The "Black Lives Matter Movement" is firmly rooted in ideas developed in and by the Black Church. The seminal work of Dr. Howard Thurman, "Jesus and the Disinherited", as well as  the major works of Dr. Martin Luther King, Jr, "Stride Toward Freedom", "Strength to Love", "Why We Can't Wait", and "Where Do We Go from Here: Chaos or Community?", enunciate the underlying Christian philosophy of the struggle for racial justice. Dr. King called it the struggle to build "the beloved community".

That there is no single major leader of "Black Lives Matter", as there was during its predecessor, the "Civil Rights Movement"", is deliberate. The diverse "Black Lives Matter Movement" Community has learned from the COINTELPRO assaults by the FBI on the "Civil Rights Movement" and they have not made the same tactical mistake. However, the underlying philosophy of the "Black Lives Matter Movement" is the same as the philosophy of the "Civil Rights Movement".

Unfortunately, the white conservative Christian Church is evidently and fundamentally white supremacist in its viewpoint. The most authoritative evidence of this is the Bob Jones University V. United States,, 461 U.S. 574, a case in which this major conservative Christian University fought all the way to the United States Supreme Court to retain its non-profit status while remaining racially segregated.[1] Another example is the support for segregation by Jerry Falwell, Sr., founder of Liberty University and the "Moral Majority" 

The Brown V. Board of Education of Topeka, 347 U.S. 483, the Supreme Court opinion that overturned the "separate but equal" doctrine which permitted racial segregation, precipitated the following  response from  Falwell, Sr., "If Chief Justice Warren and his associates had known God's word and had desired to do the Lord's will, I am quite confident that the 1954 decision would never have been made. The facilities should be separate. When God has drawn a line of distinction, we should not attempt to cross that line". The white supremacist philosophy of the white conservative Christian church is neither new nor surprising.There is a long tradition of white supremacist thought within the conservative Christian movement. There is nothing new here.As the Late Maynard Jackson former Mayor of Atlanta, often said, "If it walks like a duck and quacks like a duck, it must be a duck."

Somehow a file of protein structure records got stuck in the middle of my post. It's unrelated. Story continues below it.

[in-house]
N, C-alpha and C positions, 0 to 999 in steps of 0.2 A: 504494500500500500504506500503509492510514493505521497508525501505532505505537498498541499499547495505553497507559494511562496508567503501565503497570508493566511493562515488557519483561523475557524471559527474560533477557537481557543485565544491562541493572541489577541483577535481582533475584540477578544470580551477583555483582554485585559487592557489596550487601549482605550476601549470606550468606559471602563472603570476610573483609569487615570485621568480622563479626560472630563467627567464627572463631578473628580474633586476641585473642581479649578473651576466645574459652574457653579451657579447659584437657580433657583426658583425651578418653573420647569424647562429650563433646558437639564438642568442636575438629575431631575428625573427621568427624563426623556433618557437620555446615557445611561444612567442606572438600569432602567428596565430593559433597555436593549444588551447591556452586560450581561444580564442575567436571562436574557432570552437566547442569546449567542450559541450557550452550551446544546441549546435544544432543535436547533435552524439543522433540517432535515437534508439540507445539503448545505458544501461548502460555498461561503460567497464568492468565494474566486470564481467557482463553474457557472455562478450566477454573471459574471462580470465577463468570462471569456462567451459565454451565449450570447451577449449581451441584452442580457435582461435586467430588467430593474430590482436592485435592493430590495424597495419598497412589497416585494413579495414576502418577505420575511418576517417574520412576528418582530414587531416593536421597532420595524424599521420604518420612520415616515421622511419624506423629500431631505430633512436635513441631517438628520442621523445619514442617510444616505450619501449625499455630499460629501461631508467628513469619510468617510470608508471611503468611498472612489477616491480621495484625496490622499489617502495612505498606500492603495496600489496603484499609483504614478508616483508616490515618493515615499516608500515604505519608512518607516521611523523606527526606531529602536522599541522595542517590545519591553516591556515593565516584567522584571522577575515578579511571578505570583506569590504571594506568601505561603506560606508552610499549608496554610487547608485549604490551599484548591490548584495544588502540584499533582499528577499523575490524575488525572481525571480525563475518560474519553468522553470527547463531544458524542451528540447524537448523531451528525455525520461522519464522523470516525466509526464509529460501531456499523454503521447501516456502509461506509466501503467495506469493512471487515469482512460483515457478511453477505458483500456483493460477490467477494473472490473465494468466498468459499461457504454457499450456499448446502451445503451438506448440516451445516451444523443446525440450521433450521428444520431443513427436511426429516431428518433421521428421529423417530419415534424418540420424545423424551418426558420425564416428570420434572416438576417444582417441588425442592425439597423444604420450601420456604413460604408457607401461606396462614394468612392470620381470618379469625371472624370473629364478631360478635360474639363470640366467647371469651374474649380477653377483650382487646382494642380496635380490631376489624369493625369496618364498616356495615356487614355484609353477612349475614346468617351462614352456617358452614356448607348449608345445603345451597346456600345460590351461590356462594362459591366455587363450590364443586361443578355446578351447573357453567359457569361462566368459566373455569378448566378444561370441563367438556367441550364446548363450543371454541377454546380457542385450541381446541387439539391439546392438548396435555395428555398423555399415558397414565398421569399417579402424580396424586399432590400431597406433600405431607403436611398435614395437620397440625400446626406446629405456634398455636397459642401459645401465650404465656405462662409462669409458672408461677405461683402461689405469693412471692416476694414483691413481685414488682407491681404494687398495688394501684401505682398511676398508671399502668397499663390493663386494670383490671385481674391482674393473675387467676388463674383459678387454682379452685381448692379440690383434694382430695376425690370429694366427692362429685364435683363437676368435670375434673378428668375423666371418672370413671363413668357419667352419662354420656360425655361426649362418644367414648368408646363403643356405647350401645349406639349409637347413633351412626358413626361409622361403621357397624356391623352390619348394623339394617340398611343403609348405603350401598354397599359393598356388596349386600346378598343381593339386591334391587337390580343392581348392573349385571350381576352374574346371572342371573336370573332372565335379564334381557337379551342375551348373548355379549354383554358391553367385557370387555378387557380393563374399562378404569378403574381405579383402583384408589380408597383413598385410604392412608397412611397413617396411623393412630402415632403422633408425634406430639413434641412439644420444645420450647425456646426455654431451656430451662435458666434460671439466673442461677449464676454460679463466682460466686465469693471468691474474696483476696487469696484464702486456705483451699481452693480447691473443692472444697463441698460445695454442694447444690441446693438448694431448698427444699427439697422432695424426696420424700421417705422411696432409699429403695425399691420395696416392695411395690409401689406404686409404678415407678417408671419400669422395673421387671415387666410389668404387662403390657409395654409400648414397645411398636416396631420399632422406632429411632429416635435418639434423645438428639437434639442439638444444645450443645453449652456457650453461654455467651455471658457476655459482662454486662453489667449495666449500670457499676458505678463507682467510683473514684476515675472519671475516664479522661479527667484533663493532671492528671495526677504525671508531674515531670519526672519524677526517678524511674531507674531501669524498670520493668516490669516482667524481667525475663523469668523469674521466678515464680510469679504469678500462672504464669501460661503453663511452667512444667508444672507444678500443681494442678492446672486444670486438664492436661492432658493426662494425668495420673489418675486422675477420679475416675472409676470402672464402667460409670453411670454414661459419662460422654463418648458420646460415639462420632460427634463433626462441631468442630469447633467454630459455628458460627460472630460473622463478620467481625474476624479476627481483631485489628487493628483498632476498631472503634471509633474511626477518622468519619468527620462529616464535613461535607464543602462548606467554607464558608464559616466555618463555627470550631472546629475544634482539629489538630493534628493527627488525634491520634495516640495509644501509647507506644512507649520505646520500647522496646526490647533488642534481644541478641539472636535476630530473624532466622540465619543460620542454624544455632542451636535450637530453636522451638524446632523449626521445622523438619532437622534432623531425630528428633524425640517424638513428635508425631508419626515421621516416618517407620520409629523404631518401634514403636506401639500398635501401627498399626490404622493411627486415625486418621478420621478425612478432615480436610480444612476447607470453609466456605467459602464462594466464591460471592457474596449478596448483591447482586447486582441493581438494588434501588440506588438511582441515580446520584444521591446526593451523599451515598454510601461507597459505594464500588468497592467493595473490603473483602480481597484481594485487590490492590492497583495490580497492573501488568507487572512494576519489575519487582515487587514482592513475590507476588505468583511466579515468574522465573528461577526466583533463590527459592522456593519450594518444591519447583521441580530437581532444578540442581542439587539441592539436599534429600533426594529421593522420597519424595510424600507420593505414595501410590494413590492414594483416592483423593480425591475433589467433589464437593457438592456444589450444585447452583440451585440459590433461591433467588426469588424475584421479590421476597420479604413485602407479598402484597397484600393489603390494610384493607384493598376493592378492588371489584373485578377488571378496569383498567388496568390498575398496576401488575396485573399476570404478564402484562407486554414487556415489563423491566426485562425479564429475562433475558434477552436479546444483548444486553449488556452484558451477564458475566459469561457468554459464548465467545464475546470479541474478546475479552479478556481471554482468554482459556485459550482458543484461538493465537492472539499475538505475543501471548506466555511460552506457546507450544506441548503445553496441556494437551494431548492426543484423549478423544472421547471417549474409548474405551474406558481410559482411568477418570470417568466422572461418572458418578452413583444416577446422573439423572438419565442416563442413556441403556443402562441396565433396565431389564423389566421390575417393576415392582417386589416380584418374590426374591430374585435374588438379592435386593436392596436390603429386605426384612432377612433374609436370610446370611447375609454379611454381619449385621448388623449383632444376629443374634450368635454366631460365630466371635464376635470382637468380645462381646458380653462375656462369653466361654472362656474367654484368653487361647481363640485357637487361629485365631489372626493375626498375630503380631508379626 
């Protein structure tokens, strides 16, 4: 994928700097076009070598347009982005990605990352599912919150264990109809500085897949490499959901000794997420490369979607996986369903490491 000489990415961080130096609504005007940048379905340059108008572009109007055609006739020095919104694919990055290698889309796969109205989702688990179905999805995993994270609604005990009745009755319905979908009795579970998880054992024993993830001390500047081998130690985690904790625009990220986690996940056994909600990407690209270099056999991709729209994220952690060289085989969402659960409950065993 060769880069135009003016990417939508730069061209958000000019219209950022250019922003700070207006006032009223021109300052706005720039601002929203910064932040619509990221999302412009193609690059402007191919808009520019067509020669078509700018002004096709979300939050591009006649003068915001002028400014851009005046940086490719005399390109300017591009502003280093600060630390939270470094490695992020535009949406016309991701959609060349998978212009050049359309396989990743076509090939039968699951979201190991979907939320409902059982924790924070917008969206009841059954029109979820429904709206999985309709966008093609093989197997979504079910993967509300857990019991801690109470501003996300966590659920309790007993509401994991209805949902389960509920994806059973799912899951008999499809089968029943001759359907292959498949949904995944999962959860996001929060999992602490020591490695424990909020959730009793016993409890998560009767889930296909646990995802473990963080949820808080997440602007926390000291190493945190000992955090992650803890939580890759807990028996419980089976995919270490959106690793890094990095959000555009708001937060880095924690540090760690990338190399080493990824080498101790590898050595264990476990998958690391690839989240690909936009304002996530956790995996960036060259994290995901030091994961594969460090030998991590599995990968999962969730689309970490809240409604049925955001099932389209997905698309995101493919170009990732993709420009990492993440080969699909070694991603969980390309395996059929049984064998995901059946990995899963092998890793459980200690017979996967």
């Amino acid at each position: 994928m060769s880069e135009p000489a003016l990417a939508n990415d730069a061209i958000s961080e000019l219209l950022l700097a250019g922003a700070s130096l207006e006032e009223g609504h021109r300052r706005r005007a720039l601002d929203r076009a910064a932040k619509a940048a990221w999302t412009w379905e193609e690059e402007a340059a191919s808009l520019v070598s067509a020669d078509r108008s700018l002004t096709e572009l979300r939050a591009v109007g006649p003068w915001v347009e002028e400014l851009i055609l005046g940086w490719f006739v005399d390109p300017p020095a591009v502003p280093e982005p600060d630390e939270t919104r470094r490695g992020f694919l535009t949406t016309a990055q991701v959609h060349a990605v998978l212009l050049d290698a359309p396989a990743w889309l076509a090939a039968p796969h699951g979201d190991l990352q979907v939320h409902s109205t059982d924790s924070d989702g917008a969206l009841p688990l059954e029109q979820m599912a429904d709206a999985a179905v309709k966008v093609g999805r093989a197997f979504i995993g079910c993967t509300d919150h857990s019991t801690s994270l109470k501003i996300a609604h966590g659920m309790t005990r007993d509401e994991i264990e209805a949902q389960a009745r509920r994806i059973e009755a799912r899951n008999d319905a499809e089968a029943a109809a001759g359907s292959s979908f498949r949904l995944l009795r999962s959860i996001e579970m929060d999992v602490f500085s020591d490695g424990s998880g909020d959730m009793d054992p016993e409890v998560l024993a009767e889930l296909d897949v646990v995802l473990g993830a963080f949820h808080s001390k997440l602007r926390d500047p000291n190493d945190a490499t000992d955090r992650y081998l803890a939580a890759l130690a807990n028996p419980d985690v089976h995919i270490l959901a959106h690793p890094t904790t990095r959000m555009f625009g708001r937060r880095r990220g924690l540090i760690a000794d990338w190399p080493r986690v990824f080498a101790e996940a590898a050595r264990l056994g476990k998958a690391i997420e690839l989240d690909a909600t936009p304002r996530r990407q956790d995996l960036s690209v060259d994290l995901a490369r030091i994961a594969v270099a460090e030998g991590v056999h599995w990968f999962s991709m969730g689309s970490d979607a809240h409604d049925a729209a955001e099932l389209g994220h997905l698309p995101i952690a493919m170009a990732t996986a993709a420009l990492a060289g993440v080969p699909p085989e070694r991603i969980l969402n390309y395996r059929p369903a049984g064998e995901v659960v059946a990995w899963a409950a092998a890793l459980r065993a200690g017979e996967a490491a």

Below, please enjoy "Spiritual Reparations", An episode of "Omni-U Presents: The H3O/Art of Life" television show, with guest, Bishop Carlton Pearson and a brief appearance by ANCESTOR Rashid Akbar

Blog Notes:

1. [Bob Jones University V. United States, 461 U.S. 574], A summary of the case states, “Bob Jones University completely excluded black applicants until 1971, and from 1971 until 1975, admitted black students only if they were married. After 1975, the University began to admit unmarried black applicants, but continued to deny admission to applicants engaged in an interracial marriage or known to advocate interracial marriage or dating.’ The University also imposed a disciplinary rule that prohibited interracial dating."